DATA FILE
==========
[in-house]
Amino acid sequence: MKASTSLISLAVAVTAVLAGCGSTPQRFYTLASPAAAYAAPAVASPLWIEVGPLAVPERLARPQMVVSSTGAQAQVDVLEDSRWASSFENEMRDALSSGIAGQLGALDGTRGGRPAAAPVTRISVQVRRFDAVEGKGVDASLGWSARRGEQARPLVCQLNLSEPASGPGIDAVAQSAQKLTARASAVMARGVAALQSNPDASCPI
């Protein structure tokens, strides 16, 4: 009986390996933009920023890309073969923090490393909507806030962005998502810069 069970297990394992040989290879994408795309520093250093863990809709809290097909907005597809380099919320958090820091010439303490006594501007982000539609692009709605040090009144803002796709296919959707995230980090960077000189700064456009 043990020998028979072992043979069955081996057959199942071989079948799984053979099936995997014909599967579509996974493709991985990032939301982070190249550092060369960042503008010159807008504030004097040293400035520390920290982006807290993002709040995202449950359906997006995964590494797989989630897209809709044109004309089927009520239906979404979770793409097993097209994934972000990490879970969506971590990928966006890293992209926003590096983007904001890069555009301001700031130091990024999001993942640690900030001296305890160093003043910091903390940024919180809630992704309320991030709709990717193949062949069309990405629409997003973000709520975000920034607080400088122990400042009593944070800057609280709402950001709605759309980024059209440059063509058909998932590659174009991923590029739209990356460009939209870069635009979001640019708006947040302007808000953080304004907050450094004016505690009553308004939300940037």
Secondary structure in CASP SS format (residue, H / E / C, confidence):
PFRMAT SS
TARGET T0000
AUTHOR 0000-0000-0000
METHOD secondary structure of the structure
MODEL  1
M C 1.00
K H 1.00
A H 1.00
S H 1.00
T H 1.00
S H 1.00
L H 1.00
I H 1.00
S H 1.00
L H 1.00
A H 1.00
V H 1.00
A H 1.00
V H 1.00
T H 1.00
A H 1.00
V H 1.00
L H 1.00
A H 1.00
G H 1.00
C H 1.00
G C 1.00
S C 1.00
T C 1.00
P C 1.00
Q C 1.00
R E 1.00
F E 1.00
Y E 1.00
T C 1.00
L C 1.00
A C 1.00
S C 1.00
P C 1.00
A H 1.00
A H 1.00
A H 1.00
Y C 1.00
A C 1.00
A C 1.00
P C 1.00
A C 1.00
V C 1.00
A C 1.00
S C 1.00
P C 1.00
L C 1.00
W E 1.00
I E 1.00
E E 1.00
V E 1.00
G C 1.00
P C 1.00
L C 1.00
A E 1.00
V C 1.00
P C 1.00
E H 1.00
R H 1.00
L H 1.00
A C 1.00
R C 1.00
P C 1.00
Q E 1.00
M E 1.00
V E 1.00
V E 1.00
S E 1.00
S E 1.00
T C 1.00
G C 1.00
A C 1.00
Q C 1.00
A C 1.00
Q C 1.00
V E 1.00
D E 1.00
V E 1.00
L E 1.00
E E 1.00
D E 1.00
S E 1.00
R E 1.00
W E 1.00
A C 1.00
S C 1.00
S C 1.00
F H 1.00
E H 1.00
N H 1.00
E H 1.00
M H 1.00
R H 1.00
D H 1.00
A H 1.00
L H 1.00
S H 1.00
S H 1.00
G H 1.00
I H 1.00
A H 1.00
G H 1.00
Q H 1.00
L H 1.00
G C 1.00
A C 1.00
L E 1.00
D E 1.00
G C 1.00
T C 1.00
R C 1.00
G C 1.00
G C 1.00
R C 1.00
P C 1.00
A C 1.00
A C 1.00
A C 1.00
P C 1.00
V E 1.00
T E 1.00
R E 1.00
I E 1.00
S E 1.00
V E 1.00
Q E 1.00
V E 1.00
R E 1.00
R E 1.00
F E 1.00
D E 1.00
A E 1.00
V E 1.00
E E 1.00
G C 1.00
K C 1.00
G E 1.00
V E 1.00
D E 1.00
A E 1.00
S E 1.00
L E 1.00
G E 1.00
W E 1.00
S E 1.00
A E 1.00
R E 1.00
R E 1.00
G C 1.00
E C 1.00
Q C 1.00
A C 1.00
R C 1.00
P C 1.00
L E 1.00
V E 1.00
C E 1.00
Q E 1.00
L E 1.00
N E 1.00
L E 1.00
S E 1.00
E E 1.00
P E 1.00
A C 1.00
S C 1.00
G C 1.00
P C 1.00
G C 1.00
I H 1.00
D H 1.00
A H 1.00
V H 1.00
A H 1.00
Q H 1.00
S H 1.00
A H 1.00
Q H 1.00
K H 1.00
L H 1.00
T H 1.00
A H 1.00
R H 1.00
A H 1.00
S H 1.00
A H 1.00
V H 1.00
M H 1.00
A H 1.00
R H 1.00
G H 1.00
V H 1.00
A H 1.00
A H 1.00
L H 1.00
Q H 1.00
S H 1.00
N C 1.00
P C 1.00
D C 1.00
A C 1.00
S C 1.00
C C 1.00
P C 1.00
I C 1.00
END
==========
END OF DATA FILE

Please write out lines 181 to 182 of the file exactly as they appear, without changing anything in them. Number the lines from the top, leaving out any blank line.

A H 1.00
V H 1.00